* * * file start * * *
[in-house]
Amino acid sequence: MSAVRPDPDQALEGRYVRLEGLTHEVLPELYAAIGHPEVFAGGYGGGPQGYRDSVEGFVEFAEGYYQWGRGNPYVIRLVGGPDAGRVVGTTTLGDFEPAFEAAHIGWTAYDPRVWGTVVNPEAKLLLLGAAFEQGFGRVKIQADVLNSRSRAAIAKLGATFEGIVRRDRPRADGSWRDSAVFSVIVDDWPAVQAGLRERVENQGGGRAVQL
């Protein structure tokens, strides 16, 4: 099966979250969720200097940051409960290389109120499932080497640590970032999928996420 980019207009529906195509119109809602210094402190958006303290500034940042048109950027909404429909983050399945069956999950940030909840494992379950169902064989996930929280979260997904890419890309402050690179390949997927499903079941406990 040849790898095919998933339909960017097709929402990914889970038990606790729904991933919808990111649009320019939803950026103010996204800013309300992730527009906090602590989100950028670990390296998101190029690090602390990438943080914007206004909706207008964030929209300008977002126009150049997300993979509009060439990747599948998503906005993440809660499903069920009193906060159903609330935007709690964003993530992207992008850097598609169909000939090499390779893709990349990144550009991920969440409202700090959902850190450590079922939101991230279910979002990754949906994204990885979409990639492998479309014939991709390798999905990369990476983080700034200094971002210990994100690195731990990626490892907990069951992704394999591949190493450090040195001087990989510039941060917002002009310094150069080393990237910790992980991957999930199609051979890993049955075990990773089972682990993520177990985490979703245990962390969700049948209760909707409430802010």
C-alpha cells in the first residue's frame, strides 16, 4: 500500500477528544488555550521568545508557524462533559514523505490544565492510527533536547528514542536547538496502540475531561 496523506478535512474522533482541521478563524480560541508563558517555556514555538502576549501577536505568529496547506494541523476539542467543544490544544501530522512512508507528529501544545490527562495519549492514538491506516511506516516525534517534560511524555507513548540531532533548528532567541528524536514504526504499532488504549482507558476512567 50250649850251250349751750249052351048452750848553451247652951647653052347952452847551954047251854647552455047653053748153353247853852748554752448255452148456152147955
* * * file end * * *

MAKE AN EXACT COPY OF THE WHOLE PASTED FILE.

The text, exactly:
[in-house]
Amino acid sequence: MSAVRPDPDQALEGRYVRLEGLTHEVLPELYAAIGHPEVFAGGYGGGPQGYRDSVEGFVEFAEGYYQWGRGNPYVIRLVGGPDAGRVVGTTTLGDFEPAFEAAHIGWTAYDPRVWGTVVNPEAKLLLLGAAFEQGFGRVKIQADVLNSRSRAAIAKLGATFEGIVRRDRPRADGSWRDSAVFSVIVDDWPAVQAGLRERVENQGGGRAVQL
């Protein structure tokens, strides 16, 4: 099966979250969720200097940051409960290389109120499932080497640590970032999928996420 980019207009529906195509119109809602210094402190958006303290500034940042048109950027909404429909983050399945069956999950940030909840494992379950169902064989996930929280979260997904890419890309402050690179390949997927499903079941406990 040849790898095919998933339909960017097709929402990914889970038990606790729904991933919808990111649009320019939803950026103010996204800013309300992730527009906090602590989100950028670990390296998101190029690090602390990438943080914007206004909706207008964030929209300008977002126009150049997300993979509009060439990747599948998503906005993440809660499903069920009193906060159903609330935007709690964003993530992207992008850097598609169909000939090499390779893709990349990144550009991920969440409202700090959902850190450590079922939101991230279910979002990754949906994204990885979409990639492998479309014939991709390798999905990369990476983080700034200094971002210990994100690195731990990626490892907990069951992704394999591949190493450090040195001087990989510039941060917002002009310094150069080393990237910790992980991957999930199609051979890993049955075990990773089972682990993520177990985490979703245990962390969700049948209760909707409430802010």
C-alpha cells in the first residue's frame, strides 16, 4: 500500500477528544488555550521568545508557524462533559514523505490544565492510527533536547528514542536547538496502540475531561 496523506478535512474522533482541521478563524480560541508563558517555556514555538502576549501577536505568529496547506494541523476539542467543544490544544501530522512512508507528529501544545490527562495519549492514538491506516511506516516525534517534560511524555507513548540531532533548528532567541528524536514504526504499532488504549482507558476512567 50250649850251250349751750249052351048452750848553451247652951647653052347952452847551954047251854647552455047653053748153353247853852748554752448255452148456152147955